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MilkmanDan last won the day on February 2 2015

MilkmanDan had the most liked content!

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About MilkmanDan

  • Birthday 05/07/1981

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    Epiphone Korina Explorer
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    Epiphone Thunderbird Pro V

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  1. Happy Birthday MilkmanDan!

  2. Happy Birthday MilkmanDan!

  3. Since authoring the original post, a lot has happened. Here's the gist of the solution / trick: Standard tuning for a bass is EADG at A=440Hz. Some songs show up in your list as "slightly sharp or flat", which means that they are at A=438 or 445Hz or some small skew like that. Rocksmith coded in a hard cap for the lowest note that could be tuned as a B1 in A=440Hz, the exact lowest note of a 5 string bass. So, you can approach that note, but when you actually reach it that hard cap in software tells it that "that can't be right", and it just sorta gives up. However, there is no hard cap to the skew value for songs that are "slightly" sharp or flat of A=440Hz. So, the workaround is to write the custom song in an alternate tuning that is "slightly" flat of standard A=440Hz... A whole octave lower than A=440Hz. So, you tell Rocksmith that A=220Hz. That makes a "standard" 220Hz A3 into a 440Hz A4, as far as Rocksmith is concerned. And more importantly for us, it turns a B1 (the lowest note of a 5-string bass in standard tuning) into a B2, which is "above" the hard cap in software of a B1. Actually a genius solution to that annoying software cap... Slips my mind who came up with that, but they deserve big credit for an unorthodox solution to the silly and pointless software cap. In my experience, custom songs written using that workaround tune and detect that B1 completely fine. Even some stuff that drops that low B to an A still detects it fine using the workaround. Hence my description of it as pointless -- why have the cap there if the note detection is still working fine? But in any case, any custom songs made with that workaround will tune and detect things fine. Should be plenty to choose from in Ignition.
  4. A few things are conspiring against me this week. It is Songkran week in Thailand and I f*#@ing hate Songkran, combined with massive headache-inducing job drama, and I have been trying to chill out by picking up Skyrim again. Shooting things full of arrows and mashing them into a bloody pulp with a mace relieves some stress for me, but has been working too well in that I have been ignoring Rocksmith. Here's an "entry" at MC Bass: The 85ish Mastery rating is from playing at 75-80% speed. I didn't practice that way before doing this one, this is just from going in cold. Anesthesia / Cliff Burton deserve (and clearly require) more devotion and dedication than that, but I just don't have it in me right now. I may take a hiatus to get my s#!t together.
  5. Woooo for Anesthesia at MC Bass! Can we turn the difficulty ratings up to 11, like Spinal Tap's amps? For the other songs, I've never heard of the Gangsters but sounds like a fun one to try, Blue Oyster Cult I like and really came to appreciate after playing Burnin' For You and Don't Fear the Reaper in Rocksmith -- both really fun basslines -- so I'm looking forward to that, and Pantera is great and I've already got Hollow with several trial plays. So this week I'm definitely back in action, and I'll be doing a cannonball (or possibly a bellyflop with Anesthesia) into the pool instead of sticking in a toe and bitching about the temperature like last week... :D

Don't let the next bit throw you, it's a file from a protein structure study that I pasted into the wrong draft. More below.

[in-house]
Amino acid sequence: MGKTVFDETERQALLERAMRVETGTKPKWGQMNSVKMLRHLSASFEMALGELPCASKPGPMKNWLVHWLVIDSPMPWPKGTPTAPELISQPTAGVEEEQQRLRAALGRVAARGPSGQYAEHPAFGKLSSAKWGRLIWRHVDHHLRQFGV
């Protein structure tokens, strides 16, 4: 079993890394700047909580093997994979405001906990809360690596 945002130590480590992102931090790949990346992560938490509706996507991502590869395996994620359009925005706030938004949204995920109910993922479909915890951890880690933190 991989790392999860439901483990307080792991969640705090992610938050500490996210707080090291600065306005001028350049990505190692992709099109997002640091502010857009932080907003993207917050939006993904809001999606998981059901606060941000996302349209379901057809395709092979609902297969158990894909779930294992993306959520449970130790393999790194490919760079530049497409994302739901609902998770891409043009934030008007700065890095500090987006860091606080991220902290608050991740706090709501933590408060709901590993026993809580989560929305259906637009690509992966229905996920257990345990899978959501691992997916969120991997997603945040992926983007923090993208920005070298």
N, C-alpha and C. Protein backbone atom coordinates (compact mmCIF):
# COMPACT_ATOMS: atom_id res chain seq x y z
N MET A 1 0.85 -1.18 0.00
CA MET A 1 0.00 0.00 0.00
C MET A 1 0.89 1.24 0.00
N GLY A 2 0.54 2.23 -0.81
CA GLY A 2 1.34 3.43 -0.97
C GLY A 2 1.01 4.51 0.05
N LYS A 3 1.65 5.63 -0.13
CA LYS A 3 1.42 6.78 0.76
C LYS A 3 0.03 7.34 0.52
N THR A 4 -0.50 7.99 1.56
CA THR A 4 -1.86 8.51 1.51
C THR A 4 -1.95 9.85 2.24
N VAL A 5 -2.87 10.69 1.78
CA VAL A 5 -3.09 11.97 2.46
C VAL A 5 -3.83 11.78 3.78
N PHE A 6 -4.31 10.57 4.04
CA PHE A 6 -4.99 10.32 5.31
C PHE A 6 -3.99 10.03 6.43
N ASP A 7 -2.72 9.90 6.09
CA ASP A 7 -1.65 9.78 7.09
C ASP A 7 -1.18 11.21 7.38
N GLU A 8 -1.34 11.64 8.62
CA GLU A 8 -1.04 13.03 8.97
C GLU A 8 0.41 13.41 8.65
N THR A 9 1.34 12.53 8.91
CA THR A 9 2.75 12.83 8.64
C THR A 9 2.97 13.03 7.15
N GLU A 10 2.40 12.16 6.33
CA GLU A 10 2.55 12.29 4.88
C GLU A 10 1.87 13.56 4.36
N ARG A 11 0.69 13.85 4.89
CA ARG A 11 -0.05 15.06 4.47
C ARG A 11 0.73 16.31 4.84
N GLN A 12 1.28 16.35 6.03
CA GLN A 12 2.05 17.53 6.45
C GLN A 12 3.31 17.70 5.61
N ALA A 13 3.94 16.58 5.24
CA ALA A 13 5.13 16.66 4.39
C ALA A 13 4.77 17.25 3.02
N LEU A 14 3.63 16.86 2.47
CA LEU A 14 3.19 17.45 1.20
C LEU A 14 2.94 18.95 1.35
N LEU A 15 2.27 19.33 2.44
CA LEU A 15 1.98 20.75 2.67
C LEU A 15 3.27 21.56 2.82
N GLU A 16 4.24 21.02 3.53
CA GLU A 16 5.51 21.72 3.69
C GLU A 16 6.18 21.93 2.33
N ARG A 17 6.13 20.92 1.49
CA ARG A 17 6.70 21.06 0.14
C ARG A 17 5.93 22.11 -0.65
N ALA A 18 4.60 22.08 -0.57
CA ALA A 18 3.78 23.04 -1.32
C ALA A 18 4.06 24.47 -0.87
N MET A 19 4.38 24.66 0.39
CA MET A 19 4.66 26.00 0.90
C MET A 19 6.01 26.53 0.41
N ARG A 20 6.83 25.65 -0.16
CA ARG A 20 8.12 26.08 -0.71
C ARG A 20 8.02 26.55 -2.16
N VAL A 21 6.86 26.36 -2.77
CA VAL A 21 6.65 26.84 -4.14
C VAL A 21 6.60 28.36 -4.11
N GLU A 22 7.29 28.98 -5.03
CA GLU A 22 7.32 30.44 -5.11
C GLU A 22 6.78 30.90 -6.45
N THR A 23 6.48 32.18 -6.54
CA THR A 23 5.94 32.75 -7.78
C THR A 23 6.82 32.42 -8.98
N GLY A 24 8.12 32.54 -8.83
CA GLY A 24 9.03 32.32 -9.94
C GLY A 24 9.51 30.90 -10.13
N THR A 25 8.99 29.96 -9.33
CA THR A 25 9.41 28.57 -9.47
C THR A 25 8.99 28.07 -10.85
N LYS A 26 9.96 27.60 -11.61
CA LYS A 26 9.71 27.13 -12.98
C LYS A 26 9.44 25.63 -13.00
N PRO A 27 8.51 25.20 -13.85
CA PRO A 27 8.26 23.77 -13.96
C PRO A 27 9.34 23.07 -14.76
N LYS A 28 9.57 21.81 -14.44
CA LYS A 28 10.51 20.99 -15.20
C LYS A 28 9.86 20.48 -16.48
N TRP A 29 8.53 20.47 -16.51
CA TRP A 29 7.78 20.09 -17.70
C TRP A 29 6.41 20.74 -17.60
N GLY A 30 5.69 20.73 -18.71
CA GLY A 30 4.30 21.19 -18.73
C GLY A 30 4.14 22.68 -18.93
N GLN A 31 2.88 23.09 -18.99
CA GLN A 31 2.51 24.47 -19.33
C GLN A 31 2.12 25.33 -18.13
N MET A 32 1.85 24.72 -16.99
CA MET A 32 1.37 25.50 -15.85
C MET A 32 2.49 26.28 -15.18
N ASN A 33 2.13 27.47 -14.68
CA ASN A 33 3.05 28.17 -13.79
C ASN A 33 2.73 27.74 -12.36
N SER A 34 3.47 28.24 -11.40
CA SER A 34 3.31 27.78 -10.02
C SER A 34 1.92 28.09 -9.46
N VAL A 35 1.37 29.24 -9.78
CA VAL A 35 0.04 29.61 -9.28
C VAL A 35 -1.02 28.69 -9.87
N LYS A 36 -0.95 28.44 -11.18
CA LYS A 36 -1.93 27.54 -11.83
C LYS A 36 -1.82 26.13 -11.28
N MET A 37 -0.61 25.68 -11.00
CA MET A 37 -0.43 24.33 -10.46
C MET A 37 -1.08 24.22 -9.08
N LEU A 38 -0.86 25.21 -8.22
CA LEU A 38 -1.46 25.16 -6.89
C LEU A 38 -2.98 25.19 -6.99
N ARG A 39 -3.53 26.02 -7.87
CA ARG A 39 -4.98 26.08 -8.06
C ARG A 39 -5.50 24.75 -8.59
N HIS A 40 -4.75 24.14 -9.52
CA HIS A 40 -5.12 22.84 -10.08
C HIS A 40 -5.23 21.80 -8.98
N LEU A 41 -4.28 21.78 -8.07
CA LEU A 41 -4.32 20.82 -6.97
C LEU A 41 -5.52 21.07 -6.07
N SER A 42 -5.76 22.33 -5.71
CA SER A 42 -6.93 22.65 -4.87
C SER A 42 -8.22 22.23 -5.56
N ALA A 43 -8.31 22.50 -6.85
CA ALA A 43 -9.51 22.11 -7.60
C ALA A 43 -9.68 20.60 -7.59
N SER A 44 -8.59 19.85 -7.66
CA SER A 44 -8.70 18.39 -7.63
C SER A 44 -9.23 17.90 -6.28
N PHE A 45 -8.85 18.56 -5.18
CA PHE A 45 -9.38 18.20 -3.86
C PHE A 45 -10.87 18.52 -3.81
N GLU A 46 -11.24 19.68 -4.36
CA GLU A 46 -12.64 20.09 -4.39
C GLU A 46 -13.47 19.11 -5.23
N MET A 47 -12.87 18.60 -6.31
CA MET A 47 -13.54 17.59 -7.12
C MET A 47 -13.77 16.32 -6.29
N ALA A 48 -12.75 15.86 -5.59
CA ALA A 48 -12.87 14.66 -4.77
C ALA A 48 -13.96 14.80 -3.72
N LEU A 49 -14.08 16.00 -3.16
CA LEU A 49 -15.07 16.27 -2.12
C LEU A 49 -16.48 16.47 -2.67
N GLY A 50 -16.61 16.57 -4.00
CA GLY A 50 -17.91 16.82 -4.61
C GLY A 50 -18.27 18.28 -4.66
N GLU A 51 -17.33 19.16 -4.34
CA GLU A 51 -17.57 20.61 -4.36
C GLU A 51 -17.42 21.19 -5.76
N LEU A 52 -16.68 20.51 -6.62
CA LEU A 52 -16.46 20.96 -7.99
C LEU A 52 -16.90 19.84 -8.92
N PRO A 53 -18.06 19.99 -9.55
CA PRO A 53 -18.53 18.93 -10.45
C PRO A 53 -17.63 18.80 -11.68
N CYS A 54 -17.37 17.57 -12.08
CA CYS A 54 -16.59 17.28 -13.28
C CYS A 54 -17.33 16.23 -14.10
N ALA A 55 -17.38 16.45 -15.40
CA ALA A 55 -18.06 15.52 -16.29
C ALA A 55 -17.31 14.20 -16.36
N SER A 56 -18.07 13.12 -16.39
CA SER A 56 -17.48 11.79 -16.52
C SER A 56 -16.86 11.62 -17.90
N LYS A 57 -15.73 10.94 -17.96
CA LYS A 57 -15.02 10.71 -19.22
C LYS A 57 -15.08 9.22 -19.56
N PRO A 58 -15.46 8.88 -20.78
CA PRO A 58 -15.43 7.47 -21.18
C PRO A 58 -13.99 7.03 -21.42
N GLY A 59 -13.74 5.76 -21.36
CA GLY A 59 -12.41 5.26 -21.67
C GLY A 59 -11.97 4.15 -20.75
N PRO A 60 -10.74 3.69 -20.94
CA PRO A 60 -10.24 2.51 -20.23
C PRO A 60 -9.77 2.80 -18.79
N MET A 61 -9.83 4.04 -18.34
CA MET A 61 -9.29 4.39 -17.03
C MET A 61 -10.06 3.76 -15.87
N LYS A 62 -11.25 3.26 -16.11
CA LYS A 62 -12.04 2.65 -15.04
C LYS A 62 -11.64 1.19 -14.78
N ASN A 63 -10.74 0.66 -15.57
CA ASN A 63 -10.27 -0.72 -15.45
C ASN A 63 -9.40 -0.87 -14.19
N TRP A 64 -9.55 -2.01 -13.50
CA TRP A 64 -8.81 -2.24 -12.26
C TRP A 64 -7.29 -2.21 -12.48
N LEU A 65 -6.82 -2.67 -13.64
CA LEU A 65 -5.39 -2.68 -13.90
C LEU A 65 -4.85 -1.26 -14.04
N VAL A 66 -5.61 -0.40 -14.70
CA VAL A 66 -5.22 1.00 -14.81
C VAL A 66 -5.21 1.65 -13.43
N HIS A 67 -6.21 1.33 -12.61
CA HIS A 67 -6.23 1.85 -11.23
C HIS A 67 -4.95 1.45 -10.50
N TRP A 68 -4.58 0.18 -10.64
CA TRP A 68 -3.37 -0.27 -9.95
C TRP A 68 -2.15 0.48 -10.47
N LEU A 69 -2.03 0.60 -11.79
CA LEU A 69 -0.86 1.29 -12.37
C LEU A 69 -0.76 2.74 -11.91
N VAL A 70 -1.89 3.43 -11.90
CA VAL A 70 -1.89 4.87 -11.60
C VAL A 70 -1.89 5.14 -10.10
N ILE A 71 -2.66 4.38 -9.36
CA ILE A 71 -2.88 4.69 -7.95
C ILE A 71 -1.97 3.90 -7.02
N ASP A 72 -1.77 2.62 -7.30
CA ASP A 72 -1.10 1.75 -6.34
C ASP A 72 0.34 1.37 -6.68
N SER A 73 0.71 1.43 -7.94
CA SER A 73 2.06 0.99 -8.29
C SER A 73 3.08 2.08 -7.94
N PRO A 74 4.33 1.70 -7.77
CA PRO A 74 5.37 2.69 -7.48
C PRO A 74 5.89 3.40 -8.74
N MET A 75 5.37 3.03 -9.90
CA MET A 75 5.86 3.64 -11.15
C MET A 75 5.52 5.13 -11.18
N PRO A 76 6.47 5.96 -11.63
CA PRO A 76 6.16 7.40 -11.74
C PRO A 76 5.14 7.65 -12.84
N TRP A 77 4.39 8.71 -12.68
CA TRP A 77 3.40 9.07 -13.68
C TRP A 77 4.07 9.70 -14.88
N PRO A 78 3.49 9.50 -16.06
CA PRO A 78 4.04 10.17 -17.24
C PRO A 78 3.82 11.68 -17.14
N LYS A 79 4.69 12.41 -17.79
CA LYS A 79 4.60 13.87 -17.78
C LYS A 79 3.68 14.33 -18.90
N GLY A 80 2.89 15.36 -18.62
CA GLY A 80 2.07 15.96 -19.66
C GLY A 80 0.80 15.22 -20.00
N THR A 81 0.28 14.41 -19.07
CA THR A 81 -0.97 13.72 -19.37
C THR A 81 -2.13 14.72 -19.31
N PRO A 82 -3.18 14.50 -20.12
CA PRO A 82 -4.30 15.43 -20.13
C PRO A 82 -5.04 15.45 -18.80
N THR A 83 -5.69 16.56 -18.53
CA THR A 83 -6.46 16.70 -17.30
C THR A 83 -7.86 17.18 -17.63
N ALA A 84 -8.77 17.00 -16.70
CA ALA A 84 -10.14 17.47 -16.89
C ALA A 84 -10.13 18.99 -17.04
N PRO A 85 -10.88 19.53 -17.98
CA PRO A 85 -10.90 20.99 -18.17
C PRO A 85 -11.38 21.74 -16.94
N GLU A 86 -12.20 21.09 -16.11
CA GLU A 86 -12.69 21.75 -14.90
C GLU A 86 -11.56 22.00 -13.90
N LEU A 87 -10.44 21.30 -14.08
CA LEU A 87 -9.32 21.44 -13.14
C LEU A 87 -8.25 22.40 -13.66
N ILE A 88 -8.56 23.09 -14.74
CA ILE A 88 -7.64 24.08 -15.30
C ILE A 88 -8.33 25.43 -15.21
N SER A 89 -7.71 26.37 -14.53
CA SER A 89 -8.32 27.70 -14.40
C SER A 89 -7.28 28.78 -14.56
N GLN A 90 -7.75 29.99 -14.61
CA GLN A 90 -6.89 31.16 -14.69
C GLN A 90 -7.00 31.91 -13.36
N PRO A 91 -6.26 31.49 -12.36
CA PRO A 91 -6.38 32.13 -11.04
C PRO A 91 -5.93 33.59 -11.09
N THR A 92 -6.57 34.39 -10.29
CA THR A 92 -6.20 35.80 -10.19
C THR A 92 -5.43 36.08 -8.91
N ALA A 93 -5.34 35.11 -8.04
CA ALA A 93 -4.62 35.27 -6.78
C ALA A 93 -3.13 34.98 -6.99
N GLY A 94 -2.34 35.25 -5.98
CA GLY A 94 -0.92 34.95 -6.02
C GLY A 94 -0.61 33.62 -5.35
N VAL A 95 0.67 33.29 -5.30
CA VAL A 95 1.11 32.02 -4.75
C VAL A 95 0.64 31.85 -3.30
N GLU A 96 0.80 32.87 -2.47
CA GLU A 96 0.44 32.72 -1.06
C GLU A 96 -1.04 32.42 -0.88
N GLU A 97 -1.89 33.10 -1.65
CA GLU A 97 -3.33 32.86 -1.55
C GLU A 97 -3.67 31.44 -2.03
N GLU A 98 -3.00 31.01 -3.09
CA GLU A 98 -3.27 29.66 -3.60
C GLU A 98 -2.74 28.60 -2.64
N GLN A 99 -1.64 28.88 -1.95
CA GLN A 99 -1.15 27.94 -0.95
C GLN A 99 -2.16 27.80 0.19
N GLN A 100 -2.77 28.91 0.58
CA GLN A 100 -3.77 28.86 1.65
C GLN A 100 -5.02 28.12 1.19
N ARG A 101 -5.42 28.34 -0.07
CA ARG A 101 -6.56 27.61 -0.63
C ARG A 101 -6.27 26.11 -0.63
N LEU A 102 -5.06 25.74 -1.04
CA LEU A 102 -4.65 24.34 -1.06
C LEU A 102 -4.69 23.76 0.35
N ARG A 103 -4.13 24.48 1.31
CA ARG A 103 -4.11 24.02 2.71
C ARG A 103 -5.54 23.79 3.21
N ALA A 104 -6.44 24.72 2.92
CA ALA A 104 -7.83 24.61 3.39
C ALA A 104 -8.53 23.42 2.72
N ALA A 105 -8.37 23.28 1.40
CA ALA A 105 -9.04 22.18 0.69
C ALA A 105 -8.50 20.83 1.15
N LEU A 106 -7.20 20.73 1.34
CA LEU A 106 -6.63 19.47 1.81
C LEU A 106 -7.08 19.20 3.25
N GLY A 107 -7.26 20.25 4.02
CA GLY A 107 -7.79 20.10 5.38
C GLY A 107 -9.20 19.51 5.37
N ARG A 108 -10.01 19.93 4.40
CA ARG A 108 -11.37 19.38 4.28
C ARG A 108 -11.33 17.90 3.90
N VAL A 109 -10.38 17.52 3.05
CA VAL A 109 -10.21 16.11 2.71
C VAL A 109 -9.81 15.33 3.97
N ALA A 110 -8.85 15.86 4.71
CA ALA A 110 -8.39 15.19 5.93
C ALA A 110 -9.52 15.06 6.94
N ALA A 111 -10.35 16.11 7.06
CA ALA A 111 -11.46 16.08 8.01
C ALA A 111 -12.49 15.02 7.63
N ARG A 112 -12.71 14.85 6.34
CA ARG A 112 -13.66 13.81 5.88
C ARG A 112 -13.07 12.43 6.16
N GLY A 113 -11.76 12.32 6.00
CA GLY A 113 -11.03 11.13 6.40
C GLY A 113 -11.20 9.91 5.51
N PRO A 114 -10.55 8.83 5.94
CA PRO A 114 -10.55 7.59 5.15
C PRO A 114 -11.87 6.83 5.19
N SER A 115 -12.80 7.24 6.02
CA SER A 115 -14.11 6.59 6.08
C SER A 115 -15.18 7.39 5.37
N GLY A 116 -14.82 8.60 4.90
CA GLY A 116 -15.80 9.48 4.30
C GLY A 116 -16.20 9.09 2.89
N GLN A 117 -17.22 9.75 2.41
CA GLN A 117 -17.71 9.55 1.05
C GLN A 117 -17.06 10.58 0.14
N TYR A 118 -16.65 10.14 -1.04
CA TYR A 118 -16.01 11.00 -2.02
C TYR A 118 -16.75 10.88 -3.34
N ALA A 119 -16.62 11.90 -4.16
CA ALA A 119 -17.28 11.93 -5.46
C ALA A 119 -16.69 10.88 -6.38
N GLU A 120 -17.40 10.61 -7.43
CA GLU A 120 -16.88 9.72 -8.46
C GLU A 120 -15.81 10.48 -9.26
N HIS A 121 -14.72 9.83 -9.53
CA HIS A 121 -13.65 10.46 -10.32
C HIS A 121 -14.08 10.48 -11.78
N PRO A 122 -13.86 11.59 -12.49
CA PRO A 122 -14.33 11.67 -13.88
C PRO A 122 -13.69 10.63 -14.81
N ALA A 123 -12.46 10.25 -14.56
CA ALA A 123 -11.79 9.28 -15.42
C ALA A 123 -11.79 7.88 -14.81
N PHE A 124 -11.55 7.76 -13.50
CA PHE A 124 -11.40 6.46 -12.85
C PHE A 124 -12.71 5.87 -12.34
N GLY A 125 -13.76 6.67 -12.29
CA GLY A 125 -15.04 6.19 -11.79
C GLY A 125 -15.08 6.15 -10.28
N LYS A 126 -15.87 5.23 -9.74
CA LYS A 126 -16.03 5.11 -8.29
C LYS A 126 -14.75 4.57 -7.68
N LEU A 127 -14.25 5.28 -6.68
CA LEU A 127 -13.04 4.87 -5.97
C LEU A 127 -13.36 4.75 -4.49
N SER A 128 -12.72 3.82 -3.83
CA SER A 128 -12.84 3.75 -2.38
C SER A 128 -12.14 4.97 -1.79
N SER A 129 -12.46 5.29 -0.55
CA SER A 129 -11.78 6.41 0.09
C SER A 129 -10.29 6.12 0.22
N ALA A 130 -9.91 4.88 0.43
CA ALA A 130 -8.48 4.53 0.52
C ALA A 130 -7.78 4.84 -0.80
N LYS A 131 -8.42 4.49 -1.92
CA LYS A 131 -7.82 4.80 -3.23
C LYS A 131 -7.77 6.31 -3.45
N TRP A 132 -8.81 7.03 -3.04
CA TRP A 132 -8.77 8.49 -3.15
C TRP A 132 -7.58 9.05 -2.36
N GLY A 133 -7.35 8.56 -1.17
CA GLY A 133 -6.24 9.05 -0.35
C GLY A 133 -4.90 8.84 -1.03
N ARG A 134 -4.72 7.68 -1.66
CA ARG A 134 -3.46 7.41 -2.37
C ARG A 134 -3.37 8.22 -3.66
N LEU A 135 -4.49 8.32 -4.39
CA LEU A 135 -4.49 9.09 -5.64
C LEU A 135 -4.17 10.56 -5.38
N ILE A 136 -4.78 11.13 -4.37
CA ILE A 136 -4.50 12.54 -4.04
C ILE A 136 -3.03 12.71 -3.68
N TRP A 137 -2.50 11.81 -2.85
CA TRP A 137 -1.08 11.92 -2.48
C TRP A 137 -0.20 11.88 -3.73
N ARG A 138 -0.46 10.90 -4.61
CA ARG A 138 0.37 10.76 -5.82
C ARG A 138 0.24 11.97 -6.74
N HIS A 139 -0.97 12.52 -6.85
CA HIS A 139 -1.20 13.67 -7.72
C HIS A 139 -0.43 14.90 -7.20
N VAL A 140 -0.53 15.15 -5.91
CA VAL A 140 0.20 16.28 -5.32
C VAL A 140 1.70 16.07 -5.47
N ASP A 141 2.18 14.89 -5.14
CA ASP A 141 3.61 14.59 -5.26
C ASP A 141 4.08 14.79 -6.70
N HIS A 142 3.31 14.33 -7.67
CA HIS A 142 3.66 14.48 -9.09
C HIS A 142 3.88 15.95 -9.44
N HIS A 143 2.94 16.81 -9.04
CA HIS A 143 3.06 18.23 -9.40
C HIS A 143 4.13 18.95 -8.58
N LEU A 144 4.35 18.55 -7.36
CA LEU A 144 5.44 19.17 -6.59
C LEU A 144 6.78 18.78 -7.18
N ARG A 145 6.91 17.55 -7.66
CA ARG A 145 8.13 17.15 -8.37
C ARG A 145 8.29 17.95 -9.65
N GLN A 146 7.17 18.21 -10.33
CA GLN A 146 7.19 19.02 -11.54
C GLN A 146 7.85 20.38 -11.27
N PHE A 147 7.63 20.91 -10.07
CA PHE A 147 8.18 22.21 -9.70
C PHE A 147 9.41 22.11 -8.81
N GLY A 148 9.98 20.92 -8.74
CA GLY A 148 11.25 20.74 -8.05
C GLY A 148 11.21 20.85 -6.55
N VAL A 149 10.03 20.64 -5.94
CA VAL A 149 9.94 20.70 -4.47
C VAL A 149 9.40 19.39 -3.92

6. Given the same accuracy, scores in each higher level of difficulty are much higher than the one before it. Even if you're playing a No DD version of the song and therefore seeing all of the notes even on easy difficulty. That continues on in to Master difficulty, which is all the notes PLUS master mode (so you can't see them). If you get a 100% accuracy on Hard and then Master, the Master score will be significantly higher than the Hard one. That all makes sense and is fair, but Score Attack scores in general are a bit flaky. Not exactly arbitrary, but the algorithm that gives you a score rewards some things that aren't necessarily objectively "better". For one thing, getting a long streak increases your score multiplier, on up to x99. If you get a long streak and then collect points at that high multiplier, you can easily get a *much* higher score than a run where you have fewer overall misses, but they are spread out evenly through the song. In that way, Score Attack scores tend to favor getting clusters of misses, preferably at the very end or very beginning of a song. Also, you get more points for being "Perfect!"ly on time for notes, or at least "good". That is sensible, but on the other hand is subject to the vagaries of different people having different amounts of input lag, etc. So, that makes Score Attack scores a decent way to judge your own progress compared to past scores, but arguably less useful in comparing your scores to the scores of other people (who might have an advantage in a nearly lag-free setup, or a handicap from an older system or poor input lag setup). So, for Championship purposes, it was decided that precise accuracy is a better, more objective way to rank participants. It is just a bit confusing, because Score Attack is the only way to get a highly precise accuracy rating -- down to the hundredth of a percent compared to Learn A Song truncating down to an integer value for accuracy. That makes Score Attack better for getting a precise accuracy rating, even though the actual score itself is only a last-resort sort of tiebreaker. I think that is the best way of doing things for the Championship, although it does create a couple of weird edge cases. First, Score Attack has the problem of "strikeouts" if you get a lot of misses in 3 sections, which is annoying. I wish it would let you keep playing even if you "strike out" -- invalidating the score would be fine, but just give us a non-sugarcoated overall accuracy value as usual at the end instead of cutting the song short. Playing a NDD version of the song on Easy can help with that problem -- NDD makes it so that even "easy" has all of the notes (and therefore gives a legit accuracy), but it is significantly more forgiving about how bad you have to screw up to get a strike / strikeout. And second, the rules rank a 100% run on hard (or easy NDD) above a 99% or even 99.9% run in Master. Arguably, there could or even should be some consideration granted to very high (but not perfect) accuracy Master Mode runs. On the other hand, it would be hard to nail down a way to objectively do that; plus there is still a bit of a concession in that a 100% Master run will have the same accuracy and streak as a 100% run on hard, but will definitely win out on the last tie-breaker by having a higher score. Plus I believe Rodman gives some points for Master mode runs on his multi-week leaderboard. ...OK, done rambling. Hope that explains the preference for Score Attack but NOT actual SA Scores, and wasn't too long and boring. :)